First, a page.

Creating Engaging Online Materials / http://www.extension.washington.edu/ol/
Workshop Goals This workshop offers guidelines and tips for repurposing your content for effective electronic presentation, including • enlivening your online writing as you convert lectures to online material; • converting text to graphics that convey clear, useful information; and • creating an interactive learning environment where you and your students can engage in discussions and share documents.
Workshop Objectives When you complete this workshop, you will be able to • convert printed material and narratives into attractive and effective online text consistent with Web conventions; • judge when it is appropriate to convert textual facts to graphics; • create graphics that convey useful information accessible to a wide range of abilities; and • create, facilitate, and monitor online discussions to help foster a sense of community among learners.
Formatting Text: Why? • “Writing for the Web is very different from writing for print: • 79% of users scan the page instead of reading word-for-word • Reading from computer screens is 25% slower than from paper • Web content should have 50% of the word count of its paper equivalent”Jakob Nielsen, “Writing for the Web”
Formatting Text Journalistic Style • rewrite in “top-down” form • use active voice • address learners as “you” • edit for shorter sentences and paragraphs • limit scrolling
Formatting Text Chunking • divide material into pieces by subject • split up long paragraphs and sections • add heads and subheads • think about printing • avoid fragmentation and redundancy
Your Turn Take five minutes to organize the material in the unedited text document into topical chunks.
Formatting Text Visual Style • consistent representation of key textual elements as visual cues to meaning • establish a “style sheet” • choose type style and size for body copy, heads, and special terms • select layout color or pattern: keep it simple • add icons and graphics as needed
Formatting Text Focus and Review • add a summary after significant chunks • highlight key terms • craft study or review questions • devise activities to apply knowledge
Formatting Text Linking • supplement information in the narrative • expand access to material resources and people • add learner activity, interaction, and sharing • focus on credible, established institutions that are major resources • avoid overuse
Using Graphics: Objectives By the end of this unit, you will be able to • decide when graphics are appropriate in your online materials, and justify your choices; • distinguish between "information" and "noise" in a graphic; • describe some ways to make graphics accessible to persons with visual disabilities; • explain why "alt tags" are necessary, and write useful ones; and • find existing graphics and use them ethically.
What Can Graphics Do? Graphics can • illustrate the flow of a process or cause-and-effect; • display or compare statistics, trends, or other related facts; • reveal information not readily obvious or evident; • illustrate a concept or convey an emotion; and • provide an alternative way to convey information for more visually-oriented learners.
Your Turn Discussion Question: What are some other uses for graphics?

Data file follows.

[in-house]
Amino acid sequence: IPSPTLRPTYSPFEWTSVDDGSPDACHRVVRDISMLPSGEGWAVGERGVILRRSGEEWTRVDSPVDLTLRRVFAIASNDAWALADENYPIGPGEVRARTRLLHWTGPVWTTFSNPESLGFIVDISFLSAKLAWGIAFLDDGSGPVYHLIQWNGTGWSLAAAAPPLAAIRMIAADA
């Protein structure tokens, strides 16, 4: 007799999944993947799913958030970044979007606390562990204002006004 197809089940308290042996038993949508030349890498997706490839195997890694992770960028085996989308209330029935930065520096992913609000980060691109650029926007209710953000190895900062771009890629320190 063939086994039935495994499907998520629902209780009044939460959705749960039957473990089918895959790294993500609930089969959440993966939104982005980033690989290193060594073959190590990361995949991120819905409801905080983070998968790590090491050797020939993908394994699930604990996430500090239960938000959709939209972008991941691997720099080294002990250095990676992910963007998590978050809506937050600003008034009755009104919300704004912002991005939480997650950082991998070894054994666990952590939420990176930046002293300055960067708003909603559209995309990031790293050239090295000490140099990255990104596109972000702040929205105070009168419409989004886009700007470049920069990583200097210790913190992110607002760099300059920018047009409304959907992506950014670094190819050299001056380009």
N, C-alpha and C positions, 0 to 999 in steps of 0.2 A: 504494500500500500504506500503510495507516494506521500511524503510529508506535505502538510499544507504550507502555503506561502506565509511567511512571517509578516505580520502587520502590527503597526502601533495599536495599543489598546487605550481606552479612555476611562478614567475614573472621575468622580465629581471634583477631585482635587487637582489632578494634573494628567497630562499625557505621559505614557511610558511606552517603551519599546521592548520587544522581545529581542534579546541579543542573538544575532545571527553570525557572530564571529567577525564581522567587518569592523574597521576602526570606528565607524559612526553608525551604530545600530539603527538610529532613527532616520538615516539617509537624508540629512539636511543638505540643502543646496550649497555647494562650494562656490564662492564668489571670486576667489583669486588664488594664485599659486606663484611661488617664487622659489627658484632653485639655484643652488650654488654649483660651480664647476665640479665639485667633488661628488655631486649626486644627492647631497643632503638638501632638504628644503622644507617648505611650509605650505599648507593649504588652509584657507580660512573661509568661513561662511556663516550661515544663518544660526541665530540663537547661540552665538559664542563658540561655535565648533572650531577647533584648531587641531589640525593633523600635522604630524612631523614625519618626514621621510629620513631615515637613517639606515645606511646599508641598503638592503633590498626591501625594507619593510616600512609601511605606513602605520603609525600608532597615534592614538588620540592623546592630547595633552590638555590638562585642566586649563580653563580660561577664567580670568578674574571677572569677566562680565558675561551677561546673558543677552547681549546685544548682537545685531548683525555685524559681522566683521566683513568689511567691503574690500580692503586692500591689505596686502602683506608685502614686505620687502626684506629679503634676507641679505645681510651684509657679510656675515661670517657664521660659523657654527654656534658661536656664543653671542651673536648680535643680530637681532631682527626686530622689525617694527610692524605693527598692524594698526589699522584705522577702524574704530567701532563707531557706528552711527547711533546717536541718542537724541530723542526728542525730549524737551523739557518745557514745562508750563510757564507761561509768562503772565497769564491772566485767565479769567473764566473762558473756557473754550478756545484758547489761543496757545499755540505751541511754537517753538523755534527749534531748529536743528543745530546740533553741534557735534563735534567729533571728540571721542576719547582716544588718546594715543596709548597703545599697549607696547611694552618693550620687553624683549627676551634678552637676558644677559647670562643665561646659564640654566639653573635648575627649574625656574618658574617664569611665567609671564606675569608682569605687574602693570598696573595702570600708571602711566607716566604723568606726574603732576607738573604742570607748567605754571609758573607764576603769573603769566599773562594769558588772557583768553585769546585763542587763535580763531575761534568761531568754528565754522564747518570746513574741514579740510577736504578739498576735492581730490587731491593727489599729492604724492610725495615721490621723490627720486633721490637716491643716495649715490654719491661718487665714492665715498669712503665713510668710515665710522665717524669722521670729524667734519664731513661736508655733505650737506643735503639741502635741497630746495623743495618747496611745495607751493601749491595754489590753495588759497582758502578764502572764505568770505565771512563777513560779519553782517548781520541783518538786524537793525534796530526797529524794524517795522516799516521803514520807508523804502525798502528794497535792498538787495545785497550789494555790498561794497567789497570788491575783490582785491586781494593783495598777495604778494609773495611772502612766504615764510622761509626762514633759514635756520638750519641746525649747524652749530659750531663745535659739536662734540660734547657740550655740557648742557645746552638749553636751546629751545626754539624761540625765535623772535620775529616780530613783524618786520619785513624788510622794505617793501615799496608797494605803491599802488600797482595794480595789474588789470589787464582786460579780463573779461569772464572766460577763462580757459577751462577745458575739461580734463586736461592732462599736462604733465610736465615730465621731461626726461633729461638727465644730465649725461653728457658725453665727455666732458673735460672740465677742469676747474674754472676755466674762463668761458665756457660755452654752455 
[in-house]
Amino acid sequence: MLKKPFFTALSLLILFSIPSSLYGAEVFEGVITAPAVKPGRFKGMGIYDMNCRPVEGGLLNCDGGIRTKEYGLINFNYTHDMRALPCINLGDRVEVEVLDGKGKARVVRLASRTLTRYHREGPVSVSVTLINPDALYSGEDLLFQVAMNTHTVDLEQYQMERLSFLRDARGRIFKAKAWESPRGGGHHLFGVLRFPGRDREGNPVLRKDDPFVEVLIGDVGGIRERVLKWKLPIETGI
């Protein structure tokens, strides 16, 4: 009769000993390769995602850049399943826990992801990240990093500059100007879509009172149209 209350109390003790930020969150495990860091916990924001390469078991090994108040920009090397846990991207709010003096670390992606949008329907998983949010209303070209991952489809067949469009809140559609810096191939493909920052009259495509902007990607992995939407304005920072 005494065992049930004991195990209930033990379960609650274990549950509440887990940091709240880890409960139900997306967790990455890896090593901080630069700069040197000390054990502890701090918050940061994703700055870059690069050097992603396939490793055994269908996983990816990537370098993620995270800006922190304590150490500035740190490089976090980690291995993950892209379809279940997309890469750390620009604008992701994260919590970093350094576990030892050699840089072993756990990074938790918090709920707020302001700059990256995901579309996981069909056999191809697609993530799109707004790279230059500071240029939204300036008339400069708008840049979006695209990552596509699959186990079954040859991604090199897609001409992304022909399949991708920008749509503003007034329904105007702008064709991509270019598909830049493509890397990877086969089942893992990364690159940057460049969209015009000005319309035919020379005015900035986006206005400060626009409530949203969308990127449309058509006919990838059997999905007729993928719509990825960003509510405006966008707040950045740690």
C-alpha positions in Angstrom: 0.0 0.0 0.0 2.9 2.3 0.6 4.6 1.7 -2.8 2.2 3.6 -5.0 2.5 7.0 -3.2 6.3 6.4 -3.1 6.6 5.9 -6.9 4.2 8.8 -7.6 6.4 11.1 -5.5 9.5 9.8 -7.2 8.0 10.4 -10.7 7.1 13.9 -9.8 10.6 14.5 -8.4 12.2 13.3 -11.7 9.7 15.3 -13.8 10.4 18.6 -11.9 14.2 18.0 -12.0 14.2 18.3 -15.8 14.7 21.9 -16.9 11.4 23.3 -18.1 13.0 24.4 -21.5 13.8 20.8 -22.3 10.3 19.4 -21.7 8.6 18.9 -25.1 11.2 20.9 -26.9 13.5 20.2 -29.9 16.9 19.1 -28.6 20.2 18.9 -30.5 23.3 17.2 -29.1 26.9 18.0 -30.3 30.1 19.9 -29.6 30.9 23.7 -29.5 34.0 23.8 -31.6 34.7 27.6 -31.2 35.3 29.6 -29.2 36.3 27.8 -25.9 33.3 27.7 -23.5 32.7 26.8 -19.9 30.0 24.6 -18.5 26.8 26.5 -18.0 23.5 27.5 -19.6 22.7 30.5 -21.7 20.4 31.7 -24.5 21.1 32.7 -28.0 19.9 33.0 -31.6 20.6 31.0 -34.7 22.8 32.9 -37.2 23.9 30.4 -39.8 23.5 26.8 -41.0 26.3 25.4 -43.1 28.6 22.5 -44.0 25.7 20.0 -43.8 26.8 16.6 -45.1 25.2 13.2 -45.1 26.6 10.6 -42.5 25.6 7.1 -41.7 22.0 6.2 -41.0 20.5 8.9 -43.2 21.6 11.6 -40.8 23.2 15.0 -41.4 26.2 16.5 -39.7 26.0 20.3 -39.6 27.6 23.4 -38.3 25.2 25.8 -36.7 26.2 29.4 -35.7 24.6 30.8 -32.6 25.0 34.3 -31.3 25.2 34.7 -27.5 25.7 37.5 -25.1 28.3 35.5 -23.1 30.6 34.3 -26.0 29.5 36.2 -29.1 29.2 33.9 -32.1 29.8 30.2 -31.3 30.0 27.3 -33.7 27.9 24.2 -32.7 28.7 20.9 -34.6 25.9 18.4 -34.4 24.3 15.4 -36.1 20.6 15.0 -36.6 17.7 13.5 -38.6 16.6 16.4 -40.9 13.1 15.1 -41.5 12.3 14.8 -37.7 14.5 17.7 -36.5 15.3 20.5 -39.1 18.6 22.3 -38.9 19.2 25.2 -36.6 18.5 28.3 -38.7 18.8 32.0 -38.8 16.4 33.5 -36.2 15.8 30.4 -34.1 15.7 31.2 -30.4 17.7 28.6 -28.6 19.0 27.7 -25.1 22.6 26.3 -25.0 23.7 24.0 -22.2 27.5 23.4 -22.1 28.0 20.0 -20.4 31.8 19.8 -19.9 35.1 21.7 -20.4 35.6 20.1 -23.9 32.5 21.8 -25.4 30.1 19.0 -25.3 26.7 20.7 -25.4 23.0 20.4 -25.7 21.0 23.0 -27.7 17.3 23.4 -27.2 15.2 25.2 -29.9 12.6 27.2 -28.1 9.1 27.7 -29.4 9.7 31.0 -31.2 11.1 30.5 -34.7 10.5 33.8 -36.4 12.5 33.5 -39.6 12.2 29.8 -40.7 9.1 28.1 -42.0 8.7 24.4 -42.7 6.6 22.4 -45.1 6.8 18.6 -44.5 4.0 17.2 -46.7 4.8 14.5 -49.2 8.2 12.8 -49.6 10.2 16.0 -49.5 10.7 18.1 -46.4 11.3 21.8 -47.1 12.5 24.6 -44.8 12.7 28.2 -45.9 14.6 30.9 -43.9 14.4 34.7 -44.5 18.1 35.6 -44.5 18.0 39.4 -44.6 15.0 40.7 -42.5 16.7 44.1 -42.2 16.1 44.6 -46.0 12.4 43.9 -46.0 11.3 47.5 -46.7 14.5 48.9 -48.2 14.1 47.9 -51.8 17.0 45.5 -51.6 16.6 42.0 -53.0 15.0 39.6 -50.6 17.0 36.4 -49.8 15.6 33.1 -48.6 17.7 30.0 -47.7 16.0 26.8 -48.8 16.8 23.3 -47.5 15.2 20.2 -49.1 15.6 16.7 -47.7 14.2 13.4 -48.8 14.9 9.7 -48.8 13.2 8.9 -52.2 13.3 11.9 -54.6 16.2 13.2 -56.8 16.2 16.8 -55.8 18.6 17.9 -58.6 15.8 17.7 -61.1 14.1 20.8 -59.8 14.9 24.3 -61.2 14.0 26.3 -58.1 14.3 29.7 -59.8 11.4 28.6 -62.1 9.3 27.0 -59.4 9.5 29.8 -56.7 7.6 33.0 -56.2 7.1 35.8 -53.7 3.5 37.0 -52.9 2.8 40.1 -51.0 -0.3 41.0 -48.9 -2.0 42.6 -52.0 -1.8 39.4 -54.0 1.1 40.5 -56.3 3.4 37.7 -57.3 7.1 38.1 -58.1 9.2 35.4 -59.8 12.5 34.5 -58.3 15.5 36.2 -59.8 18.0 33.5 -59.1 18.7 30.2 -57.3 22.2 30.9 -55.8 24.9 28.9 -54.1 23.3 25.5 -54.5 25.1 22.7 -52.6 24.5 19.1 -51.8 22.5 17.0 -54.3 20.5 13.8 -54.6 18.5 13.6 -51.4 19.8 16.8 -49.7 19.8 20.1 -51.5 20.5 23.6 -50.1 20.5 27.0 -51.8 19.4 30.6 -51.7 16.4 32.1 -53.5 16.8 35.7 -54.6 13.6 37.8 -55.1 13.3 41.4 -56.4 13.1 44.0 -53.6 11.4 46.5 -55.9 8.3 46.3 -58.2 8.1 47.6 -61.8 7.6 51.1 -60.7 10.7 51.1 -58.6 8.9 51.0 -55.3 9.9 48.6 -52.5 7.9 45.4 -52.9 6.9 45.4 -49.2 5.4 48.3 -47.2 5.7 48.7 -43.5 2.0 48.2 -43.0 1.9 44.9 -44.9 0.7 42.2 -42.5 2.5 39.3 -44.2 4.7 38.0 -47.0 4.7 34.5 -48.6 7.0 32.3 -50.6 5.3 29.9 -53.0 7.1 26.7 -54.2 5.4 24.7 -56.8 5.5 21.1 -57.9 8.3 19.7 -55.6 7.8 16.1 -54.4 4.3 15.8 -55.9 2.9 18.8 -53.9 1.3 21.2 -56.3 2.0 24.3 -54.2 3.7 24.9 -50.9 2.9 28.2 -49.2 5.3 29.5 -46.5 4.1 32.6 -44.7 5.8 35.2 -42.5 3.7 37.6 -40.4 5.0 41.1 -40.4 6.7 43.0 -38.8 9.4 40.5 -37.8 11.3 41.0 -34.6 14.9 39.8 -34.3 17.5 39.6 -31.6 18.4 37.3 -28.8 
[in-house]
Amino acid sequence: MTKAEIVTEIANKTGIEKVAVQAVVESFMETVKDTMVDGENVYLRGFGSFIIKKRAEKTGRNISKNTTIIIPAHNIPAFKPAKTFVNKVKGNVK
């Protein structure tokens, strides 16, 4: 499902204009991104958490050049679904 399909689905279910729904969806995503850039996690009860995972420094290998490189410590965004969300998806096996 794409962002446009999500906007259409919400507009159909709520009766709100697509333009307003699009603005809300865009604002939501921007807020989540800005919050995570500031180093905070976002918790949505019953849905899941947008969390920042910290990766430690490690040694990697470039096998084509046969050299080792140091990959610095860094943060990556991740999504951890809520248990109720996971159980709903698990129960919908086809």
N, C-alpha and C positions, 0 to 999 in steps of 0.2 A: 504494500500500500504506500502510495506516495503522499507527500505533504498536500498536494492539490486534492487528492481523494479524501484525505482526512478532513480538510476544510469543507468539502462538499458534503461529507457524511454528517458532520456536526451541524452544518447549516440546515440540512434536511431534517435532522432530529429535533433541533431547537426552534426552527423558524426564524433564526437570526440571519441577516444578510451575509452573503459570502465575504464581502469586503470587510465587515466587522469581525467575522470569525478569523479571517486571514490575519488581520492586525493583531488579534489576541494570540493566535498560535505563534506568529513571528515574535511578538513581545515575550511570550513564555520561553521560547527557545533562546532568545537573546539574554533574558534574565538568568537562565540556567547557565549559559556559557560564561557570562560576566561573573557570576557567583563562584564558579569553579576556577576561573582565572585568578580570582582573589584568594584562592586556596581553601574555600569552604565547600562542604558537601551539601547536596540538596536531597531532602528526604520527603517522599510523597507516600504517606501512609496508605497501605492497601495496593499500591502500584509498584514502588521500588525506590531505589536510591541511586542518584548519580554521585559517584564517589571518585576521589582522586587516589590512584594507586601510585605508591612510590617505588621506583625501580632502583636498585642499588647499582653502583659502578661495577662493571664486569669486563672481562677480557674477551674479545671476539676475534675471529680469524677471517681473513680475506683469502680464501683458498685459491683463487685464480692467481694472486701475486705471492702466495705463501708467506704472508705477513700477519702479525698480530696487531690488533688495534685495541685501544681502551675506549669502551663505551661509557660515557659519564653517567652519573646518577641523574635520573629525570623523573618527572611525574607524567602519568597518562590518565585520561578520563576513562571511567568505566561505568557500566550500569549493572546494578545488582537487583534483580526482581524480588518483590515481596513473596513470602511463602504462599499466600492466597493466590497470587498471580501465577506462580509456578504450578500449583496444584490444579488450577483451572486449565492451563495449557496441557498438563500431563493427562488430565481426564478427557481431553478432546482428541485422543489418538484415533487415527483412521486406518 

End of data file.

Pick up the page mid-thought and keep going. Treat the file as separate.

Your Turn Discussion Questions: Is this graphic easy to read? Is it attractive? Does every element in it provide useful information? What information does it provide?
Facilitating Discussion: Objectives By the end of this unit, you will be able to • choose an appropriate discussion tool for your learners and purposes; • craft meaningful discussion assignments; • set standards for performance and participation; and • facilitate and monitor online discussions to help foster a sense of community among learners.
Facilitating Discussion Discussion Tools • e-mail: Pine, WebPine, UMail • forums or discussion boards: GoPost • blogs: WordPress • chat or instant messaging: Windows • audioconferencing: C & C Teleconferencing • collaboration: Peer Review, Portfolio, Share Space,GoPost attachments
Facilitating Discussion Discussion FAQs • What makes a compelling forum question? • How do I encourage interaction and response? • What is my role in an online discussion? • Should I require participation? • How do I evaluate participation?
Facilitating Discussion Meaningful Assignments • connect the assignment clearly to the material and your educational purpose • relate to learners’ experiences • focus on application and reflection rather than declarative knowledge • ask questions or pose problems that have multiple answers, strategies, or approaches
A Bad Example Don’t try this at home…“Some critics feel the United States is less prepared against a terrorist attack than we were in 2000. Discuss.” What’s wrong with this prompt? Your Turn
Your Turn Using the guidelines for meaningful assignments, take five minutes to draft a discussion prompt related to the material in the Influenza lesson.
Facilitating Discussion Standards • cover both rules for learner interaction and expectations for deliverables • write clear, succinct, and complete descriptions and instructions • include models and examples • create and provide evaluation rubrics
Facilitating Discussion Facilitation Guidelines • decide your role and communicate it-set learner expectations early • respond promptly • facilitation vs. moderation • vary your response: none, individual, or group • consider peer facilitation, small groups • respond to problems privately
Catalyst User Experience Project Help us design for your needs Initial and quarterly surveys Invitations to focus groups & interviews 2-3 hours/year Hear from us Semi-annual newsletter 1-3 quarterly emails
Evaluation http://catalyst.washington.edu/workshops/ engage.html
Contact Information • Joe Dial firstname.lastname@example.org • Jan Kinney email@example.com